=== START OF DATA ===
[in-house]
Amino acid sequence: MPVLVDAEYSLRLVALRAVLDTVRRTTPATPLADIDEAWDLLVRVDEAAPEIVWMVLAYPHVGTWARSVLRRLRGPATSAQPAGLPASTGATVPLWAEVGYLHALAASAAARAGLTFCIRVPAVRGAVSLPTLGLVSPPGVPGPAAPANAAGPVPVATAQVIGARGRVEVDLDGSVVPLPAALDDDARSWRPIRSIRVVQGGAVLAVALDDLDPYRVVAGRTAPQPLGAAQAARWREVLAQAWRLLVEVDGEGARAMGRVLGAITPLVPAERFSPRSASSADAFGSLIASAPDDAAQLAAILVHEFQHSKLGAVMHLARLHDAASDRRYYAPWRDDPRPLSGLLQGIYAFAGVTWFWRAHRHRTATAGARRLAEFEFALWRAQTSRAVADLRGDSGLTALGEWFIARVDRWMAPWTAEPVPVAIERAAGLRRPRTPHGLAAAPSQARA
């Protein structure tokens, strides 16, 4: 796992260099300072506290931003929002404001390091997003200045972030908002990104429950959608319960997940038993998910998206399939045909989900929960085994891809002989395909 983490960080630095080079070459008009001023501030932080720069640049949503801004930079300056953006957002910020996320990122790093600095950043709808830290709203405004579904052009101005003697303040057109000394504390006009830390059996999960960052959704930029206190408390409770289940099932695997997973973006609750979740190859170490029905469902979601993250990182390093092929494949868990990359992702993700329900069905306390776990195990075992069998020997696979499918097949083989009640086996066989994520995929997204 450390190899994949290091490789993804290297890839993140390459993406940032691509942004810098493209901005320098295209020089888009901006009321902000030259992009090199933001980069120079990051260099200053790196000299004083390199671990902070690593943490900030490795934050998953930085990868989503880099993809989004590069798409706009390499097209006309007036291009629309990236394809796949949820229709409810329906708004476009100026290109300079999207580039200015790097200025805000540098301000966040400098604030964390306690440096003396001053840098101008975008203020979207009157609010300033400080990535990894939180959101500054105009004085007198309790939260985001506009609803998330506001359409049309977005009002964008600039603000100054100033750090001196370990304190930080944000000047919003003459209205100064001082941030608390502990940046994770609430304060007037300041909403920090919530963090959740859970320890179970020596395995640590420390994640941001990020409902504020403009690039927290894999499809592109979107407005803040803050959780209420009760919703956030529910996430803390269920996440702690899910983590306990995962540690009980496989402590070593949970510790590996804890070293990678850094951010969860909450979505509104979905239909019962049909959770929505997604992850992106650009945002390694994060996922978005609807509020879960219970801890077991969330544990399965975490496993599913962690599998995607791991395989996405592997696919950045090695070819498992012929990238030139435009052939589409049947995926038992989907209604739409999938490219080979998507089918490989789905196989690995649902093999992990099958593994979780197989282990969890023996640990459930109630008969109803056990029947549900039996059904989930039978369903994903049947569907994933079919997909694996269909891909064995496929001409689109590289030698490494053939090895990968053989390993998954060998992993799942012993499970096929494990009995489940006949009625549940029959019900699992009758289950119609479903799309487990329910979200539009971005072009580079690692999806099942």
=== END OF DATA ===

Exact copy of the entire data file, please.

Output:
[in-house]
Amino acid sequence: MPVLVDAEYSLRLVALRAVLDTVRRTTPATPLADIDEAWDLLVRVDEAAPEIVWMVLAYPHVGTWARSVLRRLRGPATSAQPAGLPASTGATVPLWAEVGYLHALAASAAARAGLTFCIRVPAVRGAVSLPTLGLVSPPGVPGPAAPANAAGPVPVATAQVIGARGRVEVDLDGSVVPLPAALDDDARSWRPIRSIRVVQGGAVLAVALDDLDPYRVVAGRTAPQPLGAAQAARWREVLAQAWRLLVEVDGEGARAMGRVLGAITPLVPAERFSPRSASSADAFGSLIASAPDDAAQLAAILVHEFQHSKLGAVMHLARLHDAASDRRYYAPWRDDPRPLSGLLQGIYAFAGVTWFWRAHRHRTATAGARRLAEFEFALWRAQTSRAVADLRGDSGLTALGEWFIARVDRWMAPWTAEPVPVAIERAAGLRRPRTPHGLAAAPSQARA
């Protein structure tokens, strides 16, 4: 796992260099300072506290931003929002404001390091997003200045972030908002990104429950959608319960997940038993998910998206399939045909989900929960085994891809002989395909 983490960080630095080079070459008009001023501030932080720069640049949503801004930079300056953006957002910020996320990122790093600095950043709808830290709203405004579904052009101005003697303040057109000394504390006009830390059996999960960052959704930029206190408390409770289940099932695997997973973006609750979740190859170490029905469902979601993250990182390093092929494949868990990359992702993700329900069905306390776990195990075992069998020997696979499918097949083989009640086996066989994520995929997204 450390190899994949290091490789993804290297890839993140390459993406940032691509942004810098493209901005320098295209020089888009901006009321902000030259992009090199933001980069120079990051260099200053790196000299004083390199671990902070690593943490900030490795934050998953930085990868989503880099993809989004590069798409706009390499097209006309007036291009629309990236394809796949949820229709409810329906708004476009100026290109300079999207580039200015790097200025805000540098301000966040400098604030964390306690440096003396001053840098101008975008203020979207009157609010300033400080990535990894939180959101500054105009004085007198309790939260985001506009609803998330506001359409049309977005009002964008600039603000100054100033750090001196370990304190930080944000000047919003003459209205100064001082941030608390502990940046994770609430304060007037300041909403920090919530963090959740859970320890179970020596395995640590420390994640941001990020409902504020403009690039927290894999499809592109979107407005803040803050959780209420009760919703956030529910996430803390269920996440702690899910983590306990995962540690009980496989402590070593949970510790590996804890070293990678850094951010969860909450979505509104979905239909019962049909959770929505997604992850992106650009945002390694994060996922978005609807509020879960219970801890077991969330544990399965975490496993599913962690599998995607791991395989996405592997696919950045090695070819498992012929990238030139435009052939589409049947995926038992989907209604739409999938490219080979998507089918490989789905196989690995649902093999992990099958593994979780197989282990969890023996640990459930109630008969109803056990029947549900039996059904989930039978369903994903049947569907994933079919997909694996269909891909064995496929001409689109590289030698490494053939090895990968053989390993998954060998992993799942012993499970096929494990009995489940006949009625549940029959019900699992009758289950119609479903799309487990329910979200539009971005072009580079690692999806099942």